- Break big tasks into smaller bits to enable people to have a weekly set of activities.


Use a spreadsheet to track people and their tasks, timelines and progress.


5. How are you going to do it

- Create a work breakdown structure (WBS) for the project.

- Group tasks under different headings once you have a list. Update the task list whenever something news comes up.

- Identify dependencies (or predecessors) of all activities.

- Estimate how long each activity will take.

- Identify the critical path for the project. The critical path identifies those activities, which yu=u must complete by a due date in order to complete the project on time.

- Draw up a 'milestone plan'. Milestones are stages in the project. You can use the milestone dates to check the project is where it should be, and to know what needs to be done to meet the next milestone.


6. Team management: How to manage/motivate/inform/encourage/enable the project team


Praise loudly; blame softly.

- Catherine the Great


The project manager's motto: 'What have you done, and what can I do for you?'


The secret to getting people to do more and do it faster:

- Ask them what they think is reasonable to produce by when. When they are asked, people will often come up with a tighter deadline and offer to do more than you would have asked for.


- Manage the team and activities by meeting, communicating, supporting, and helping with decisions (but not making them for people who can make them for themselves).


- You must decide how much freedom you want to give to team members for each delegated activity.


- Look out for differences in personality and working styles in your team.


- Face to face meetings are usually the best way to avoid issues and relationships becoming personalized and emotional


- Identify reliable advisers and experts in the team and use them.


- Keep talking to people, and make yourself available to all.


7. Project maintenance: Check, measure, review project progress; adjust project plans, and inform the project team and others.


Analyze causes and learn from mistakes.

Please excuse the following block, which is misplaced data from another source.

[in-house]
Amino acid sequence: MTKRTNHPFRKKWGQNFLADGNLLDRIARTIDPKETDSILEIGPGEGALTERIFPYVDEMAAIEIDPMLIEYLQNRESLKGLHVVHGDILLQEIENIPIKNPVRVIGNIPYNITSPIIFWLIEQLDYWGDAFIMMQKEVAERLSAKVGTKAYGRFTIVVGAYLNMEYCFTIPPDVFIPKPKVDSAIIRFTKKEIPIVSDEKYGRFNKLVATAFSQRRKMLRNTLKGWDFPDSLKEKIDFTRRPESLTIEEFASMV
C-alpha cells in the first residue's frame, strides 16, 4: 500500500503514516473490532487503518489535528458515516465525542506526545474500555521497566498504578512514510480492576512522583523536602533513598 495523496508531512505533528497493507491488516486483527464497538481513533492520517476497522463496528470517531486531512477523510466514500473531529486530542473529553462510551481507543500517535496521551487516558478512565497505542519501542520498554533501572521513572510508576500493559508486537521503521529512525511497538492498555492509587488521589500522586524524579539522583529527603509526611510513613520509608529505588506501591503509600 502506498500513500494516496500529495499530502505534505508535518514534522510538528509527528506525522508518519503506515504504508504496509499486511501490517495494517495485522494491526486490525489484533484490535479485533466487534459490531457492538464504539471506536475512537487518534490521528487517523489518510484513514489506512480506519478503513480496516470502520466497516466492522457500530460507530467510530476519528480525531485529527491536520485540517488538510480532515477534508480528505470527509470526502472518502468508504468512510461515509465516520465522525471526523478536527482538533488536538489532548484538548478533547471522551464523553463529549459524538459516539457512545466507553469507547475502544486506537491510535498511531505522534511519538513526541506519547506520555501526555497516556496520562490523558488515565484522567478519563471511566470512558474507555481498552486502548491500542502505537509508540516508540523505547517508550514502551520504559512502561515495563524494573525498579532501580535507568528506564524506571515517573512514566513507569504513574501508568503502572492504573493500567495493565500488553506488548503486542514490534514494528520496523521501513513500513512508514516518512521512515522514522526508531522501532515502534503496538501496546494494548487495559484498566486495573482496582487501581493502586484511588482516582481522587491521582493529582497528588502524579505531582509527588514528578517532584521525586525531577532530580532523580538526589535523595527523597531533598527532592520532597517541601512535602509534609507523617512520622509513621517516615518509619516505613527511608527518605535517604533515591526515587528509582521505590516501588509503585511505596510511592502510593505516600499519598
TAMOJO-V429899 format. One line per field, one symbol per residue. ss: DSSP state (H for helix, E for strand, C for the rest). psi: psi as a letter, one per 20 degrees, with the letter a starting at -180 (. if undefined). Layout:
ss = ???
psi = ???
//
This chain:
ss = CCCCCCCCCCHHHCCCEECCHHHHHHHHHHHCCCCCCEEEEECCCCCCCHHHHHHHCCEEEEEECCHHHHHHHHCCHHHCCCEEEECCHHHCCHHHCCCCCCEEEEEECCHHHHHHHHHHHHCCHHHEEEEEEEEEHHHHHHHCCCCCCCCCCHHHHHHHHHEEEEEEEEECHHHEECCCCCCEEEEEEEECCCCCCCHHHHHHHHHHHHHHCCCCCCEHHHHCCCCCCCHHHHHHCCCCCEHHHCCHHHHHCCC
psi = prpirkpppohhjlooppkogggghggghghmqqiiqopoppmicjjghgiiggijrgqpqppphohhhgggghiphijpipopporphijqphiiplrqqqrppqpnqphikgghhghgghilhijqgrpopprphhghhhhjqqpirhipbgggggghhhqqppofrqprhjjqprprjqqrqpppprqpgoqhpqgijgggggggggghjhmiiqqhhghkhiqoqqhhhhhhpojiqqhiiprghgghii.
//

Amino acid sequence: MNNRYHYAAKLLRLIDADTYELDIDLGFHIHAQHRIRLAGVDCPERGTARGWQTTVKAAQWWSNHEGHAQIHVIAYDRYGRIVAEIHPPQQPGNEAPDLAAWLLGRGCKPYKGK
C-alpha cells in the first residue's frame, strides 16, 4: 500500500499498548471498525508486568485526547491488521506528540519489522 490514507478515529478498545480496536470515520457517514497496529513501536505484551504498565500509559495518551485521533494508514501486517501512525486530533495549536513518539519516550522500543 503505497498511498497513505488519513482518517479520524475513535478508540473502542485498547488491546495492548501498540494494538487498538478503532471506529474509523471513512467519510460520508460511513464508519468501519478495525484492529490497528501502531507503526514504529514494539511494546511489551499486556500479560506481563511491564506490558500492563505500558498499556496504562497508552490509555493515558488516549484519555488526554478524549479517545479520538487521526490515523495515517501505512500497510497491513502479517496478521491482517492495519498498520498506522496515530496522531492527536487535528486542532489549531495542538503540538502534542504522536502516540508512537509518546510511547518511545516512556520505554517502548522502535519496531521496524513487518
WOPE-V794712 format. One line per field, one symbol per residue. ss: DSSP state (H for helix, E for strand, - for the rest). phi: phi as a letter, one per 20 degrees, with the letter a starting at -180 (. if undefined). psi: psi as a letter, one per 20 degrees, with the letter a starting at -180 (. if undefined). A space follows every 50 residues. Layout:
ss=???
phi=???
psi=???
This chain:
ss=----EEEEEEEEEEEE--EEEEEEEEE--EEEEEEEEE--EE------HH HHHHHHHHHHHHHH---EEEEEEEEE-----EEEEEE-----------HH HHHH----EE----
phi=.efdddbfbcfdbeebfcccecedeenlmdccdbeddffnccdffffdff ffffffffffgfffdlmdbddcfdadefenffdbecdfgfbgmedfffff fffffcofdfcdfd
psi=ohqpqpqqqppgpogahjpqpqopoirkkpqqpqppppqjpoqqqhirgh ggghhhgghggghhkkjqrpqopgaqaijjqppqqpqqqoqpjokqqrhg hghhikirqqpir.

Tip: Adding more people to a late project makes it late still.


Record your work: You should keep accurate records of your project not only for audit purposes but also to ensure you have documents, which enable you to monitor changes sooner than later.

- Produce one-page reports frequently highlighting key issues.

- Use a series of templates to support the monitoring process - E.g. milestone reporting, change control, log, planned v. actual.


When the project is over, thank the team, do a post-mortem

How else will you know how to do better next time?


Write a review report, and make observations and recommendations about follow up issues and priorities.


Part 2: A summary of the main project documents you will need


1. Project definition statement: The vision. Why are you doing it?

2. Project specification document (aka specs): The details. How will you do it?

3. The Responsibility Chart: The responsibilities. Who will do what?

4. Milestones: Important stages of the project and their completion dates.




5. Work breakdowns: Listing tasks (and sub tasks), who will do it, by when.

6. Problem statements: 1-2 line descriptions of specific user problems (in case of software projects) or, for example audience needs (in case of a movie - 'audience doesn't how Congress has been totally bought by big business'.)

7. Feature statements: 1-2 line descriptions of benefits customers/end users will have as a result of a task/feature. Feature statements talk about the impact of end user.


Every project has its own set of documents, but all cover the same things as shown above. In case of movies for example, the document would be script and other production documents.


Thank you for reading.
If you found this guide useful, please share this with your friends and family. 
There are 200+ guides to succeeding in business, career and personal life in The Success Manual. Get the pdf ebook for $12 only.